Before we set off for the day's activities I showed everyone a large assortment of insects and arachnids in cases and frames. These were from my personal collection but they suited the activity so well I couldn't miss an opportunity to share them with everyone. Among the creepy crawlers were an assortment of butterflies and beetles, including a rhinosaurous beetle as big as their hands. There was also a leaf bug, a millipede, a scorpion, and a tarantula. The children were both fascinated by the bugs and would have gladly stayed there all day looking at them.... Read more »

Finding a Meal, Bat Style

Tuesday, August 5 was the third week of the Wild Child program at Campus Kids daycare. By this point, the children have come to expect my visits and we already cleaning up when I arrived. Another bright and sunny morning, though thankfully not as hot as the week before.

We set off across campus to the same location from day one, the large trees outside of Main Building. Here we quickly got into the "Bat and Moth Game", after a quick lesson on echolocation of course. The Bat and Moth Game is a lot like Marco Polo. One child covers their eyes and says "bat", the other child responds with "moth" and the chase is on. After a while we gave the children a five minute "run around" break to do whatever they wanted. An epic game of tag ensued, the likes of which I'll probably never see again.... Read more »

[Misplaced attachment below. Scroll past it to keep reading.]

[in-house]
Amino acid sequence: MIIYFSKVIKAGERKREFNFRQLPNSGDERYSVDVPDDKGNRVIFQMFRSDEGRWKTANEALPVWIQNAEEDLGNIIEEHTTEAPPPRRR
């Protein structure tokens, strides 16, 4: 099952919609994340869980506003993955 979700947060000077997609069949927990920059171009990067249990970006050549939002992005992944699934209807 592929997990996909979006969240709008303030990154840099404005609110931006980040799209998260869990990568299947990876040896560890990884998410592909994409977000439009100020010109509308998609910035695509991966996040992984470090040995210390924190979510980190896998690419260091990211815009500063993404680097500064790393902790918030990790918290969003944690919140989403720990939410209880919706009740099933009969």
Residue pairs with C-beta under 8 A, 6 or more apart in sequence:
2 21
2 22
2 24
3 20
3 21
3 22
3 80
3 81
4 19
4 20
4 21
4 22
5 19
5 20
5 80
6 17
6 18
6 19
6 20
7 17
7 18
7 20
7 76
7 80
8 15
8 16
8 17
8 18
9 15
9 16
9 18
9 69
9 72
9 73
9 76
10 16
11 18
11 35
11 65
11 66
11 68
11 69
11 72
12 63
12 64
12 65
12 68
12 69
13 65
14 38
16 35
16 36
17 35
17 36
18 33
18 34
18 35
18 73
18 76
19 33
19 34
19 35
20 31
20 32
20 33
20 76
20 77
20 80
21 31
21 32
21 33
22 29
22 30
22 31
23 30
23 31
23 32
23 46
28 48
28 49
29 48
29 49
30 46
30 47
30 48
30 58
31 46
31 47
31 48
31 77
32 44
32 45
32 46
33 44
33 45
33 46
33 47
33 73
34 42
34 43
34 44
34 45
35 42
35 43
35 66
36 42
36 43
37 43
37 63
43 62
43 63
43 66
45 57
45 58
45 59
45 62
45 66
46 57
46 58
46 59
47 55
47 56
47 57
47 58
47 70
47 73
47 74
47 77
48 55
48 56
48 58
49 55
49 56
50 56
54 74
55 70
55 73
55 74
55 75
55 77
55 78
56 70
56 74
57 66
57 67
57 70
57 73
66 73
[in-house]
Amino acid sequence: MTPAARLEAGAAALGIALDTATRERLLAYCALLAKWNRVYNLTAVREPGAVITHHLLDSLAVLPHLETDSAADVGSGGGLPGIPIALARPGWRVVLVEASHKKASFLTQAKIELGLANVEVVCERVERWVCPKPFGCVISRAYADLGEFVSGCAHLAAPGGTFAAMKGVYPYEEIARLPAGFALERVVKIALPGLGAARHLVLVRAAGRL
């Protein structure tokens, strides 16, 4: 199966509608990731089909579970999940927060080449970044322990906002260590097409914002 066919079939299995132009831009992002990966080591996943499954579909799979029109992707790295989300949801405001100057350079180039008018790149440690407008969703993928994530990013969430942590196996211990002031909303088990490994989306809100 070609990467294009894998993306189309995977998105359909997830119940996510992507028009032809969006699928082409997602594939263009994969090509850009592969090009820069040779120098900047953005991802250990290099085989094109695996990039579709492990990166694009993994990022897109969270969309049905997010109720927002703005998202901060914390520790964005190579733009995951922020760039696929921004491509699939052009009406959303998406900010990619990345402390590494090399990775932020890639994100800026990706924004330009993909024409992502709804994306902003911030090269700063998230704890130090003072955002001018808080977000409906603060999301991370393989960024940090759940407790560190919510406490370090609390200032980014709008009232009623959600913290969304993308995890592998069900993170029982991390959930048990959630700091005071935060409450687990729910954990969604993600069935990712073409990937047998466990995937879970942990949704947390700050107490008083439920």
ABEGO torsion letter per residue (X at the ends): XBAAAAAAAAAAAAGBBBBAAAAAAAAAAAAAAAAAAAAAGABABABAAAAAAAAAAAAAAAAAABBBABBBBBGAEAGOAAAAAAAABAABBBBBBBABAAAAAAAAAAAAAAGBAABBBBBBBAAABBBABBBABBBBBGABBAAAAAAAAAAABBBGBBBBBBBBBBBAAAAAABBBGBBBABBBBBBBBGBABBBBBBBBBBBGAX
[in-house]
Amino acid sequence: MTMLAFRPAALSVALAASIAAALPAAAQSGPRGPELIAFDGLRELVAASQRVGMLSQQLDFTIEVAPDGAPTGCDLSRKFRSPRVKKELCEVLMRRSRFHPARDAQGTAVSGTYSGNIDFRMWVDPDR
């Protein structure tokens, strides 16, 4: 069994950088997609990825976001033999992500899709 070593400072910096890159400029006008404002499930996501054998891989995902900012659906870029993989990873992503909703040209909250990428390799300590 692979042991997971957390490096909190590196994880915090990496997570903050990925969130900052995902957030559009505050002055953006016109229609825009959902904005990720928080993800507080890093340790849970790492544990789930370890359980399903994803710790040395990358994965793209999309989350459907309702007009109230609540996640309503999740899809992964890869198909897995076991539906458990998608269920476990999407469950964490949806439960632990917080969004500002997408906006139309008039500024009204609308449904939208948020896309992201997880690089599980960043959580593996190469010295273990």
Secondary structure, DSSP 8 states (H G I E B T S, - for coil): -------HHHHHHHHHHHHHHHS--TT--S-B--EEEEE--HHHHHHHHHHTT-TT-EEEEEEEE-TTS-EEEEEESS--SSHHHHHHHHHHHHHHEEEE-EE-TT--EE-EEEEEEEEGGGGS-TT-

Hide and Seek - WIld Child Style!

Tuesday, July 29 was the second week of the Wild Child Program at UPEI's Campus Kids Daycare. The day dawned hot a sunny, and I was grateful that we had scheduled the program for the morning hours, or the heat would have kept us all inside.

When I arrived I was greeted by a chorus of "Hi Ashley!" and excited whispers of "Look, Ashley's back!" Most of the faces were familiar. The children who had not been present the week before were quickly brought up to speed by their peers that we were going to play fun "secret" games. They eagerly cleaned up their toys and within ten minutes we were on our way.... Read more »

Wild Child Branches Out to PEI

Tuesday, July 22 was the first day of the Wild Child program on Prince Edward Island. I awoke bright and early, and was soon on my way to the Campus Kids Daycare at the UPEI campus. I arrived during snack-time and was given homemade biscuits with butter. An excellent start to my first day.... Read more »

Dec. 5-9: Features of Creatures

Creatures have features. These specific adaptations make them what they are and not something else.  A living critter may have feathers, fur, flippers, feet, or fins (and those are just the ones that I can think of that start with the letter “f”). Scientists like to classify and name living things based on the features that living things have.

A great game to get children up and running about, while at the same time using their imaginations to think of the characteristics of different critters is “Ranger Ranger”. To get the group thinking about features before getting into the game, I’ll lead a short discussion about what makes a reptile different from a mammal or a bird from a tree.

Ranger, Ranger Running Game

When you get out to the grounds start off by making a rectangular field. Have all the children line up on one end of the rectangle facing the opposite end.... Read more »